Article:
Warren Buffett hasn’t been on his A game over the past couple years. It’s too early to say how his most recent large acquisition – Precision Castparts – will end up performing. But his last major stock market buy – IBM – has been such a lousy performer, we actually shorted it in our monthly Boom & Bust newsletter.
Liquidity moves markets!Follow the money. Find the profits!
All the same, Mr. Buffett is still a living legend, and his market calls have usually been pretty perceptive. Today, we’re going to look at the valuation tool he has repeatedly called: “Probably the best single measure of where valuations stand at any given moment.”
And that would be the ratio of total market cap to U.S. GDP. Data site GuruFocus tracks the data back to 1970 using the Wilshire 5000 as a proxy for the “total” market cap.
So, how’s it looking? After the third-quarter correction, might stocks be at least modestly cheap?
Not a chance.
U.S. stocks are valued at 118% of GDP. That’s down from the highs earlier this year of 125% and certainly a far cry from the 148% we saw during the “nutty looney” extremes of the 1990s tech bubble. But it’s still extremely expensive. The ratio would have to drop by another 8% just to get back to the levels of 2007… before the 2008 meltdown started.
So suffice it to say, the market is far from cheap. And that implies lousy returns for the next several years. Let’s dig into the numbers.
Investment returns are a product of three factors: dividend yield, economic growth and change in valuation. None of the three look great right now.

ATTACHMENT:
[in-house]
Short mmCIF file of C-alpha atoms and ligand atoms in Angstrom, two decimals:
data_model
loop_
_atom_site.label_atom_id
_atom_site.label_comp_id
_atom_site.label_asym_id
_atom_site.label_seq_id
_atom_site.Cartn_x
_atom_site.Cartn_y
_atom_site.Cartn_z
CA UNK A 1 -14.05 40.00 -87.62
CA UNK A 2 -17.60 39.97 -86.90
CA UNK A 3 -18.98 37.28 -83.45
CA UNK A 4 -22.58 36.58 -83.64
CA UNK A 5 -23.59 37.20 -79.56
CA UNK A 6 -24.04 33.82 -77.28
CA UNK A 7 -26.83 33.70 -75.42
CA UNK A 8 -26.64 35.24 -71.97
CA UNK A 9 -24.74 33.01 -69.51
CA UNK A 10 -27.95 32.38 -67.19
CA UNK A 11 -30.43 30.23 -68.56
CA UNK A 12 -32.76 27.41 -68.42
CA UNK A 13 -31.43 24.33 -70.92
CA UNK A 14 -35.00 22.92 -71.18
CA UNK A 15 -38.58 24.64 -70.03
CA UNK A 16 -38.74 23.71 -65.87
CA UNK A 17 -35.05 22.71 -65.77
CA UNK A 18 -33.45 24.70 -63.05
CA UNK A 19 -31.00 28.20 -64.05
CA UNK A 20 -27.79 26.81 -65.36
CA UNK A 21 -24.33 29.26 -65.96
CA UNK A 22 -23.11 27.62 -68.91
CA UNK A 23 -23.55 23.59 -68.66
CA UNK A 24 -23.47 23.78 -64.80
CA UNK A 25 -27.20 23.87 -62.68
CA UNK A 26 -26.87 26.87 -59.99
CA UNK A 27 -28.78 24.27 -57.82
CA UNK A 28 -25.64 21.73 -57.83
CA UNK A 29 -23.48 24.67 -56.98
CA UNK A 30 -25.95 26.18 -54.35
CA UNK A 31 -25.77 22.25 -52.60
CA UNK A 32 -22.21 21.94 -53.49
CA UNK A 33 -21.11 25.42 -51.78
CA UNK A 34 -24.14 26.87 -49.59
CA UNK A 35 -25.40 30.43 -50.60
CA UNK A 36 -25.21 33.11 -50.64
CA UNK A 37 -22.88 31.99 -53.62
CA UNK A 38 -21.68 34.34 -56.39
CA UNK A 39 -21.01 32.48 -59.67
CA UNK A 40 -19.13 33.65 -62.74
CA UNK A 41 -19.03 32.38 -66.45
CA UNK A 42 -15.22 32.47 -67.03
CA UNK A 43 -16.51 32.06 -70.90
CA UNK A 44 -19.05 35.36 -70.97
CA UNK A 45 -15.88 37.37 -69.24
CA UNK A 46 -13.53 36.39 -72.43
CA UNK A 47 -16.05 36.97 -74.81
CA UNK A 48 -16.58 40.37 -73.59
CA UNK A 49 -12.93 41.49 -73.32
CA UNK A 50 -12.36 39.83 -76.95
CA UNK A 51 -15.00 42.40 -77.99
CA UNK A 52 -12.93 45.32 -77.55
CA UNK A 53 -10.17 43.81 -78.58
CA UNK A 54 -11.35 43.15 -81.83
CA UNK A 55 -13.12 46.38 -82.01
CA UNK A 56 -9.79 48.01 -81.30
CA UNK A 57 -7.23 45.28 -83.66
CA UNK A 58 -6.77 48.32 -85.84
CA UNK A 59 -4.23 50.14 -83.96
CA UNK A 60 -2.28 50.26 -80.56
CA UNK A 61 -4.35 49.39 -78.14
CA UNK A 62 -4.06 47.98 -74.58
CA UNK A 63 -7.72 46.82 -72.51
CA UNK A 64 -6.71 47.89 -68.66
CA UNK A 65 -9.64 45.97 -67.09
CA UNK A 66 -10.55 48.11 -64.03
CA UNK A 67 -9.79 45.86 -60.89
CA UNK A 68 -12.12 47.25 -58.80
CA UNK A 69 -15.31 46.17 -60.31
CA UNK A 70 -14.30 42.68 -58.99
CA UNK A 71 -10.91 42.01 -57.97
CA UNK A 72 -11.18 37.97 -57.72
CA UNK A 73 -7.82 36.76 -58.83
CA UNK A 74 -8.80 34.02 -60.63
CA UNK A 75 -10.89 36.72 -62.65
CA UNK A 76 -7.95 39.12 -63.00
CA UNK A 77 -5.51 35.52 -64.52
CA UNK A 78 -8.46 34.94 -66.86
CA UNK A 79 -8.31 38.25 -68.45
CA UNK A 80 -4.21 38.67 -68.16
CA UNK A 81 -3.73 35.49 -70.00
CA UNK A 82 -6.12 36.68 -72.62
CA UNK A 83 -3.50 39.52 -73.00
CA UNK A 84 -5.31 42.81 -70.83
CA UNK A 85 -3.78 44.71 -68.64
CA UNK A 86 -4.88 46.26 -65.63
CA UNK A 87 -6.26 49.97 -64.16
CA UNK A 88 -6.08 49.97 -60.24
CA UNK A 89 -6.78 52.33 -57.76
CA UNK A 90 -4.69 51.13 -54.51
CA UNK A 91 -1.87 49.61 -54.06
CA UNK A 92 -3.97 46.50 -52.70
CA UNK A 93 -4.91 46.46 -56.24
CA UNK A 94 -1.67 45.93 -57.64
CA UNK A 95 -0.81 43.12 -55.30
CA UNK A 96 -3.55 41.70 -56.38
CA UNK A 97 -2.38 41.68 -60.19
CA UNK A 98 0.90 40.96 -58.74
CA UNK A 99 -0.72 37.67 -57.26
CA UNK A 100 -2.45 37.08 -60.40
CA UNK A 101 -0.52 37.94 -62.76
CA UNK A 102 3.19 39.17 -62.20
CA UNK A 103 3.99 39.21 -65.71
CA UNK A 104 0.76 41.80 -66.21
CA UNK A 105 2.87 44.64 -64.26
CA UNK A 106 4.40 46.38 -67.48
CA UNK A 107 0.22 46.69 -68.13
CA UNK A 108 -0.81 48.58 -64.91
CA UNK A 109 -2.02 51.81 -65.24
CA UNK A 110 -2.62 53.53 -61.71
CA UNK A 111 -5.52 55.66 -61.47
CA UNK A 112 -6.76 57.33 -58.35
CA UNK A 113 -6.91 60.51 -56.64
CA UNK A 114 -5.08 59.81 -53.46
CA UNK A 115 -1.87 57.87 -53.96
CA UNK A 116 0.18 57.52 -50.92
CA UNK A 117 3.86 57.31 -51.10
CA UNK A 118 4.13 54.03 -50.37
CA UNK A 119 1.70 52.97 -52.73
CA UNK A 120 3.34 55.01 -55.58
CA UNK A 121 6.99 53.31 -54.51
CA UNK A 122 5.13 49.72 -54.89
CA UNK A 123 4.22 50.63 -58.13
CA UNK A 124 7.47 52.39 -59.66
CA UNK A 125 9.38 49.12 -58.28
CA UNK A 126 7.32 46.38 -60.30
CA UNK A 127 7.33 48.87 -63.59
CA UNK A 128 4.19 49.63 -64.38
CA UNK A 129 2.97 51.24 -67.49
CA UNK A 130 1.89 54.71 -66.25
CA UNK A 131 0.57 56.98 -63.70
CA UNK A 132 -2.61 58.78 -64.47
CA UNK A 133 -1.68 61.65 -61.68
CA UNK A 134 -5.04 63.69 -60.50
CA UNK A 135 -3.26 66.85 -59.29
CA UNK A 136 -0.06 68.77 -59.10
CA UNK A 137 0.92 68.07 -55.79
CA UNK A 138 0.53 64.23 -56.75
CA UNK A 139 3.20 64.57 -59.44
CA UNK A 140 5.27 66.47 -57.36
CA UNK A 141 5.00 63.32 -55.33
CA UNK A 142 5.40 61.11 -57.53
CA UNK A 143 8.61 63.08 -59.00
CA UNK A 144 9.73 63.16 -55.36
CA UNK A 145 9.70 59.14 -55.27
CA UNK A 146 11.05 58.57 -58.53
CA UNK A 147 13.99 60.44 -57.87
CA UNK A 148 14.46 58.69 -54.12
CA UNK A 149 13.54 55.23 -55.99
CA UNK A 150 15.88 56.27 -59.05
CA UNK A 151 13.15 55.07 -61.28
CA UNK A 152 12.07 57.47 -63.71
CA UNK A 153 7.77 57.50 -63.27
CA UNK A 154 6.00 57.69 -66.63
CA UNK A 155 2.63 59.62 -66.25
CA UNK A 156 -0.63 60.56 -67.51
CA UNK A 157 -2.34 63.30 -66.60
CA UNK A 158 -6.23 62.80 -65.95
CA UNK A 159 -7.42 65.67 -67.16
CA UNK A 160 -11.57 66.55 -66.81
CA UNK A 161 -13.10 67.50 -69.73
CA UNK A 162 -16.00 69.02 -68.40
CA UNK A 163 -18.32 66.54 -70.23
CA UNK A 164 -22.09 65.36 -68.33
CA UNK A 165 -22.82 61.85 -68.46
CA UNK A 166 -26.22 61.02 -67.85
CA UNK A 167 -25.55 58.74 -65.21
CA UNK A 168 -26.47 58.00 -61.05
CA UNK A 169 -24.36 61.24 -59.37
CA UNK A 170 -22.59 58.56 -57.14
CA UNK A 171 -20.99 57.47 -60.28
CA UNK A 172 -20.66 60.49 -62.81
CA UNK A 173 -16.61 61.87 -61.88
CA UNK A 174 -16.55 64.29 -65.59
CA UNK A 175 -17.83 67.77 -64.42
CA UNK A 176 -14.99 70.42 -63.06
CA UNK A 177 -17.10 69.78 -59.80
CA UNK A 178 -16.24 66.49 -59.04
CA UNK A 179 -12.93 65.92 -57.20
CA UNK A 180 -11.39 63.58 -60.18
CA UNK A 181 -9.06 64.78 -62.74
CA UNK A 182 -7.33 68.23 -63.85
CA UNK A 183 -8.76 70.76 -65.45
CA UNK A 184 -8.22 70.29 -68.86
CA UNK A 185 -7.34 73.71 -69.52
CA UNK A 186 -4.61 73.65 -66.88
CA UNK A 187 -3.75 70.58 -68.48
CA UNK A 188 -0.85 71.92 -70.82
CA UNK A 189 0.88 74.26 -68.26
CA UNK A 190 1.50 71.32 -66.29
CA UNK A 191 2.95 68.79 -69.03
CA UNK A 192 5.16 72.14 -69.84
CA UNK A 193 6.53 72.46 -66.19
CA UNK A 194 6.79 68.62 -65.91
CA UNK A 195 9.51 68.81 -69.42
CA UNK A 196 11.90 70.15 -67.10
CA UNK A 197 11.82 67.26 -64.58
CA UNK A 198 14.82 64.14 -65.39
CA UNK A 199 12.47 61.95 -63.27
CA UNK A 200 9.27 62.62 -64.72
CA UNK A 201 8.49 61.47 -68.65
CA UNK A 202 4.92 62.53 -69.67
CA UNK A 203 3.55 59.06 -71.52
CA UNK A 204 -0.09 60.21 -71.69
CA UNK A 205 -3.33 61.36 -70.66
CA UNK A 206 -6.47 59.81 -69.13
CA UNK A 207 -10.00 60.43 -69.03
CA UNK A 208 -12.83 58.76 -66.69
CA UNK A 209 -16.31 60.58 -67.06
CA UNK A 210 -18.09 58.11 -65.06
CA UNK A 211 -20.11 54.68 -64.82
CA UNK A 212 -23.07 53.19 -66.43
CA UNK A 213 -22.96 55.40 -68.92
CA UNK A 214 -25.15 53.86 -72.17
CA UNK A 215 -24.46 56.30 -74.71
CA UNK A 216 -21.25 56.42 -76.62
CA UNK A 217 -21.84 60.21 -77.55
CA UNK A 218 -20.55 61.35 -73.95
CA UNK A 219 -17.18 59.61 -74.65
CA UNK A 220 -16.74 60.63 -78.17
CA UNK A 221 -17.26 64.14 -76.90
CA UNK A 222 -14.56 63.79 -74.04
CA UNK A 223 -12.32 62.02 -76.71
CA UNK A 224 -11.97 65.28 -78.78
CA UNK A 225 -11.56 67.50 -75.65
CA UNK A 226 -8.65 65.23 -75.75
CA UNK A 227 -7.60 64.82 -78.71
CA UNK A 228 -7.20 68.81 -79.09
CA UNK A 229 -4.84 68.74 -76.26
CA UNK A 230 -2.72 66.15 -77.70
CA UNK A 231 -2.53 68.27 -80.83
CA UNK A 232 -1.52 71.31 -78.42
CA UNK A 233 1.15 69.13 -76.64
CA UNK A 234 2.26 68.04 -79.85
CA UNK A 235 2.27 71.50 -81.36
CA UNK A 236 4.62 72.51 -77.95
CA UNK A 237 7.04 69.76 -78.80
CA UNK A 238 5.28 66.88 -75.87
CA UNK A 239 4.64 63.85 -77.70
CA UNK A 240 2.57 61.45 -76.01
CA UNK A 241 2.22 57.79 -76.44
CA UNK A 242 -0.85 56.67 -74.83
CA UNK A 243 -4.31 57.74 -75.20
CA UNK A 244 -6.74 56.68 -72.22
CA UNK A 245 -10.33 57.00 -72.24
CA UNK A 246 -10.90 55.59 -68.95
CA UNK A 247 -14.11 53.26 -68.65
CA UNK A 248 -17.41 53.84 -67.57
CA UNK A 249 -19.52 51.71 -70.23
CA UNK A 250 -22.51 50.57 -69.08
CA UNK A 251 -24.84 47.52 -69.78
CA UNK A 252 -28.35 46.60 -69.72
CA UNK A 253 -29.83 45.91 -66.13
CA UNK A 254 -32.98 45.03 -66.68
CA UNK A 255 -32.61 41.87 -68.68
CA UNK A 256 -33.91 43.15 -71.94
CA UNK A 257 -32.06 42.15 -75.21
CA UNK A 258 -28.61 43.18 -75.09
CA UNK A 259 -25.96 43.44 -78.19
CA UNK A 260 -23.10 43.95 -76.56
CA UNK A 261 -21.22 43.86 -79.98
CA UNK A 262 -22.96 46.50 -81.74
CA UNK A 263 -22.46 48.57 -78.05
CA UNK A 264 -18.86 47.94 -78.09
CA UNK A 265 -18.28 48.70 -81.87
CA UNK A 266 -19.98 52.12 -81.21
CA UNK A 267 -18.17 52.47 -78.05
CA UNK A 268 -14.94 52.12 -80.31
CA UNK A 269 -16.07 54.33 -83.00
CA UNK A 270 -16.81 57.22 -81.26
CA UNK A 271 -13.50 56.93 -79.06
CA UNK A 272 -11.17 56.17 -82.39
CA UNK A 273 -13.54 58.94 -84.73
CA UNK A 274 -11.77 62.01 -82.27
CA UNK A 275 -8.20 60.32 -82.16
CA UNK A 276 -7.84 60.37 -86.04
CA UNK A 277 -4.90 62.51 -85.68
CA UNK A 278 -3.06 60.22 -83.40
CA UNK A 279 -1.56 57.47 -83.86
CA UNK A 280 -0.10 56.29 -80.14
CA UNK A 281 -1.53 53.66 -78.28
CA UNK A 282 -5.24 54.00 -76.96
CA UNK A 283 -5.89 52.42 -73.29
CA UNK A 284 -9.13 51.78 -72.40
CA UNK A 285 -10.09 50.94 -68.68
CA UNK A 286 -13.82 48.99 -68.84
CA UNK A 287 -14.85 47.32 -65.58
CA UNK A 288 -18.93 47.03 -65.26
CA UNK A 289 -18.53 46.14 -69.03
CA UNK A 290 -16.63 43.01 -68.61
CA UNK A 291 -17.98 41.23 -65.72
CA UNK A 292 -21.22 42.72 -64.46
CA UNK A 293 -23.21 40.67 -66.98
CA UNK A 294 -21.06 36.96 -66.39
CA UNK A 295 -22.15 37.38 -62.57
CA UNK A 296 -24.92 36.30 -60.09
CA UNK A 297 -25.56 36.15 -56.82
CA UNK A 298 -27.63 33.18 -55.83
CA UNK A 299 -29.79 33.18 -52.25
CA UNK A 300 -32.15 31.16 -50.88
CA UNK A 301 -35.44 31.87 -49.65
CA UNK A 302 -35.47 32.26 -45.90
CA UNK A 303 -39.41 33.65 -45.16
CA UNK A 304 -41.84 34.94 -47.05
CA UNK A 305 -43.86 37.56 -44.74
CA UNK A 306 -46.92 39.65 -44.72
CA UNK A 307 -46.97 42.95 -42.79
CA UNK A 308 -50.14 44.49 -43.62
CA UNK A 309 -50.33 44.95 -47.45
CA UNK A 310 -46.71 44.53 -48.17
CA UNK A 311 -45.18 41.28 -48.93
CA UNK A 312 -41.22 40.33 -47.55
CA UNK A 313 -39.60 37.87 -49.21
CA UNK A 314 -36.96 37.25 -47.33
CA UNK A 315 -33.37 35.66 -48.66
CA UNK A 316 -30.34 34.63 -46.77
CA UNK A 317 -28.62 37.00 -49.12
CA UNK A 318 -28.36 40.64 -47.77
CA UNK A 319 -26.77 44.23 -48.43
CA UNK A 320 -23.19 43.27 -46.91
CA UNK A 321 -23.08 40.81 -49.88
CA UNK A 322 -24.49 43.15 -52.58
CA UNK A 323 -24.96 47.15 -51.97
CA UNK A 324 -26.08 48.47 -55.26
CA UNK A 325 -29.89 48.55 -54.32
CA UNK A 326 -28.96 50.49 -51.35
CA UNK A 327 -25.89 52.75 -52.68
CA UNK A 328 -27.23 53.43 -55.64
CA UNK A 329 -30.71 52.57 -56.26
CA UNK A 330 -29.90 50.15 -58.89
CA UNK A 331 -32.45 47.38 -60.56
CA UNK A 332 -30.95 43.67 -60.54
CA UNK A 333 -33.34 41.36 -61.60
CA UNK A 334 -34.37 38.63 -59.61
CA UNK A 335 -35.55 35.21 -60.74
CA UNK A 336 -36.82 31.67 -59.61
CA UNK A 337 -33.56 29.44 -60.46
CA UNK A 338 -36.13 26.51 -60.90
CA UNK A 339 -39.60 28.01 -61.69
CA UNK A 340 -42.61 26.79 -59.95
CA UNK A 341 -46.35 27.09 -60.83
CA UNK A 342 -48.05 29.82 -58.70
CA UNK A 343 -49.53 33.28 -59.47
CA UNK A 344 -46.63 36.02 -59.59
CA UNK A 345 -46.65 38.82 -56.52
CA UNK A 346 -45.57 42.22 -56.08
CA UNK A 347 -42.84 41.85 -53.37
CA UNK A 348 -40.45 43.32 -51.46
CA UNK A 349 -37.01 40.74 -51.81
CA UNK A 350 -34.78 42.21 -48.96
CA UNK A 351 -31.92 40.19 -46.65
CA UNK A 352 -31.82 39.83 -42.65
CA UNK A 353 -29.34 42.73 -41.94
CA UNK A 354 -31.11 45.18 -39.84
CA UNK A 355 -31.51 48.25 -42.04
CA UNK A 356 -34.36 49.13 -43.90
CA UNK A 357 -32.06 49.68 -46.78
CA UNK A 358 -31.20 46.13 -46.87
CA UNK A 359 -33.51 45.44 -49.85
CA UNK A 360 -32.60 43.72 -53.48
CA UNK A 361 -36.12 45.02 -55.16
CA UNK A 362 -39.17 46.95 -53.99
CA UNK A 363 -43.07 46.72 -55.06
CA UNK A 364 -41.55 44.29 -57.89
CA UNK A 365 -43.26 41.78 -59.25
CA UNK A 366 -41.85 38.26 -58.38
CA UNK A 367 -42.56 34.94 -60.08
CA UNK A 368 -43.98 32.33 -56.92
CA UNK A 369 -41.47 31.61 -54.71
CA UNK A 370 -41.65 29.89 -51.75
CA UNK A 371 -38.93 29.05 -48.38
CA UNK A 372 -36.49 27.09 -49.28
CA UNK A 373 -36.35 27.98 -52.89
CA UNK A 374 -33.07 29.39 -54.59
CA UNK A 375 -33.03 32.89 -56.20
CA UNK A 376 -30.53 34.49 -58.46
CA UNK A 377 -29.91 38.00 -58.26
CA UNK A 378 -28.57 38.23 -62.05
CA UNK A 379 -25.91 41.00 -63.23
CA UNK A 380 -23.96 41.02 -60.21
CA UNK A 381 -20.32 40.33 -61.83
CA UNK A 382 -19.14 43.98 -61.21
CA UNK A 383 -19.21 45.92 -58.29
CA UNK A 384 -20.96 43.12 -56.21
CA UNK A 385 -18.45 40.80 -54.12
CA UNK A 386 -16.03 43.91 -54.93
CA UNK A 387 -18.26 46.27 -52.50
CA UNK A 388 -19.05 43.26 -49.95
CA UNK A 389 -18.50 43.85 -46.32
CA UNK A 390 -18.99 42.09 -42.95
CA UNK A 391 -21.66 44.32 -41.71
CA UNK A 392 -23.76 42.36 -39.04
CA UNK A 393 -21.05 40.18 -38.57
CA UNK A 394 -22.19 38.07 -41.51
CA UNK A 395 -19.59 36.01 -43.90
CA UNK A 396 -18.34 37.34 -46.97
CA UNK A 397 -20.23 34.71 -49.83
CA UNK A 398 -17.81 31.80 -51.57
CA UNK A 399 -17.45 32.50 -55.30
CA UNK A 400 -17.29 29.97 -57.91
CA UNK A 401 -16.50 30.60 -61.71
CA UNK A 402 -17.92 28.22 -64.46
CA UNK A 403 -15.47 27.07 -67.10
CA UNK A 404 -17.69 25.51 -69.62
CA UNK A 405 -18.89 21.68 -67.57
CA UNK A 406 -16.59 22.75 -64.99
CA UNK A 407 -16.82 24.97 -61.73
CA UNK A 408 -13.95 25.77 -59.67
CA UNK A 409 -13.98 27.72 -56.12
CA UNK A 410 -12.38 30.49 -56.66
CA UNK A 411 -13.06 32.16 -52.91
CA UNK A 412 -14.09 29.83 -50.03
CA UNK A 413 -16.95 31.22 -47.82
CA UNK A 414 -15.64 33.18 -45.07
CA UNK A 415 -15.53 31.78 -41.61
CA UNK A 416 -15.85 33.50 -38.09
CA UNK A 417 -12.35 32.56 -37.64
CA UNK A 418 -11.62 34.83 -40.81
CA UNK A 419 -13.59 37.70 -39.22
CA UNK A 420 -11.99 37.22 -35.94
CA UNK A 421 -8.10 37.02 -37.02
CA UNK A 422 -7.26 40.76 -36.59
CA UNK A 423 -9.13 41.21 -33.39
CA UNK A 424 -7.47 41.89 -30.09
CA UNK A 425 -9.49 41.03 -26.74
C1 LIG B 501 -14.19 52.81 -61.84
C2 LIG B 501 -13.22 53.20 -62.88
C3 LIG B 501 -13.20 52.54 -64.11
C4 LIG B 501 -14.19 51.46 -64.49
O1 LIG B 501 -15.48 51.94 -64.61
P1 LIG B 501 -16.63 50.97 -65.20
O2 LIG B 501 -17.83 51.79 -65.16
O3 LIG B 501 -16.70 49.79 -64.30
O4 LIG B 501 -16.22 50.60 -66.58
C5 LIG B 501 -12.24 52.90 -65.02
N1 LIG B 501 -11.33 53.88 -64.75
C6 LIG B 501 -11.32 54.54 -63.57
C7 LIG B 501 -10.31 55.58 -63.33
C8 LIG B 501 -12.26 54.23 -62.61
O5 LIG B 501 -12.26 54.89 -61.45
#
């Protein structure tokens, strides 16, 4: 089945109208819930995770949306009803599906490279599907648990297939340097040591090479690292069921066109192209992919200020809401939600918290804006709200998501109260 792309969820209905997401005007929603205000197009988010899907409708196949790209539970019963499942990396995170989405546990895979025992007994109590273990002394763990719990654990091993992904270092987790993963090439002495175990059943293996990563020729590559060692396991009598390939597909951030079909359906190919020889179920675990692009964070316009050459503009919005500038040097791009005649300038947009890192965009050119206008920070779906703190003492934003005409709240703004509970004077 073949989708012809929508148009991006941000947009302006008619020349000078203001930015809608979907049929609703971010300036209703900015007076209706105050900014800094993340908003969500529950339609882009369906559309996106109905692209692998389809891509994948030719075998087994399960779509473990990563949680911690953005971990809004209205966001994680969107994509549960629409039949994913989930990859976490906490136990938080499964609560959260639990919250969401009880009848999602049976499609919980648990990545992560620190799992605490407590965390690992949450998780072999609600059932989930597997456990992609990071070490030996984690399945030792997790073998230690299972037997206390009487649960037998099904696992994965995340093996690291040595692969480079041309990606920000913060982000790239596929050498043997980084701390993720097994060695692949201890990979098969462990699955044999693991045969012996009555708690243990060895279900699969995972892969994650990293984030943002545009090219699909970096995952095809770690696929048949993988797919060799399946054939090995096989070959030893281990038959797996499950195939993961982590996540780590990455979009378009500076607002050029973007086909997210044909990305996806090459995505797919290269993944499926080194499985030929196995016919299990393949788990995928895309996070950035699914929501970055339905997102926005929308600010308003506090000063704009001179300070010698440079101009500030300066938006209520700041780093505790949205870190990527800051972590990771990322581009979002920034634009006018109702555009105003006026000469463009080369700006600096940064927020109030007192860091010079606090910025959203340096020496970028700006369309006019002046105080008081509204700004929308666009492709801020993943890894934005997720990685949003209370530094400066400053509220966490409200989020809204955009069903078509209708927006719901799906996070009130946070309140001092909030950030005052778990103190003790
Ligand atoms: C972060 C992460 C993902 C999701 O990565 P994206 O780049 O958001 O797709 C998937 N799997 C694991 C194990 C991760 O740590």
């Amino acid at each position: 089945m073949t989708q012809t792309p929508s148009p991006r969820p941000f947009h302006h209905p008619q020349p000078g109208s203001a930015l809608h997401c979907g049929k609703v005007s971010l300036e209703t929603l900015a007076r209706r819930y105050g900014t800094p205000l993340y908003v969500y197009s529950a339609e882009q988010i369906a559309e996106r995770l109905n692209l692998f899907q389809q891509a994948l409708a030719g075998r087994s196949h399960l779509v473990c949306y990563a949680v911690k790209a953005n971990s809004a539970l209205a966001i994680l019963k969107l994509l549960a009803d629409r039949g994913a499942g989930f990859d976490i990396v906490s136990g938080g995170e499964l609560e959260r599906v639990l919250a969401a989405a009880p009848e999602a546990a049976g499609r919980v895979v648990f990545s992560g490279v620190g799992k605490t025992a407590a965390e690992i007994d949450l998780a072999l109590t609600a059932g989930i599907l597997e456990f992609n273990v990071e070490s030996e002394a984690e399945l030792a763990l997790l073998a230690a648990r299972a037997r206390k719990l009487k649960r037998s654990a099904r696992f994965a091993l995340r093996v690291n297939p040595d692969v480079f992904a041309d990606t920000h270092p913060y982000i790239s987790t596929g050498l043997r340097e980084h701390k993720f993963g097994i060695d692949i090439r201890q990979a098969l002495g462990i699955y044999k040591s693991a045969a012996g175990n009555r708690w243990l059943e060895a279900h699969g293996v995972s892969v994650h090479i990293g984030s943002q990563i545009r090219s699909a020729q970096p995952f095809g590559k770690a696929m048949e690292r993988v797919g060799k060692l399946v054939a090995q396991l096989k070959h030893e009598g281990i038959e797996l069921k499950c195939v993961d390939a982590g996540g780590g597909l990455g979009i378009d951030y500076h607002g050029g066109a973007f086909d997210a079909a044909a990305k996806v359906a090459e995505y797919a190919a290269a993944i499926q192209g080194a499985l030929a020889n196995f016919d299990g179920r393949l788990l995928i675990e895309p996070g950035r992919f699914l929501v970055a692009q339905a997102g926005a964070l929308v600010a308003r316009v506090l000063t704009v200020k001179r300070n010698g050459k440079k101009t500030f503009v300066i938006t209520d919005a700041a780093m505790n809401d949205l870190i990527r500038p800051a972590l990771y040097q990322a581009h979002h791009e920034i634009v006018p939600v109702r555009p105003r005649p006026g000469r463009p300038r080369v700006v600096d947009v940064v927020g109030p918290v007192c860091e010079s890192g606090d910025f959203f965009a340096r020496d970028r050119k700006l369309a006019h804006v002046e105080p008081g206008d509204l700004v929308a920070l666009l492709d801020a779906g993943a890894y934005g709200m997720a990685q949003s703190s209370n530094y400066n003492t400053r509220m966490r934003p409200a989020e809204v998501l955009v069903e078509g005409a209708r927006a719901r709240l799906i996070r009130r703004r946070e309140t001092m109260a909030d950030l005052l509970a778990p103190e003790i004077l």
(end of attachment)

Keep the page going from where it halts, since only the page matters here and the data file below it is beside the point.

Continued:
Market dividend yields are a puny 2% these days, and GDP growth has been pretty uninspiring. A 2% dividend and 2% – 3% economic growth would get us to 4% – 5% stock returns. While not exciting, that’s not a terrible return in this interest rate environment.
But then we get to valuation. Assuming that the market returns to its long-term average market-cap-to-GDP ratio, the years ahead will be spread thin. GuruFocus crunched the numbers, and based on current valuations the market should return a measly 0.5% per year over the next eight years.
Now, a lot can happen in eight years, and I prefer to leave the precise forecasting to Harry. But it’s safe to say that the odds are not in your favor right now if you’re a buy-and-hold investor.
So if you want to earn a respectable return over the next several years, you’re going to need to be a lot more active and consider strategies you might have never considered before.
As for me, I’m a value investor. I enjoy looking under rocks that other investors might have missed for undervalued assets. But most of the Dent crew tend to focus on momentum strategies. So at first, my comments might seem a little out of place.
But they aren’t. As I wrote recently, both value and momentum, if done well, are proven to be winning strategies over time.
So, my recommendation is this: forget buy and hold for now. There is a time and a place for it, but this isn’t it.
Instead, focus on an active strategy. It can be value-based… or momentum-based… or some combination of the two.
But whatever you choose, make sure it gives you the ability to take risk off the table. Because starting at today’s prices, the next eight years promise to be a very rocky ride.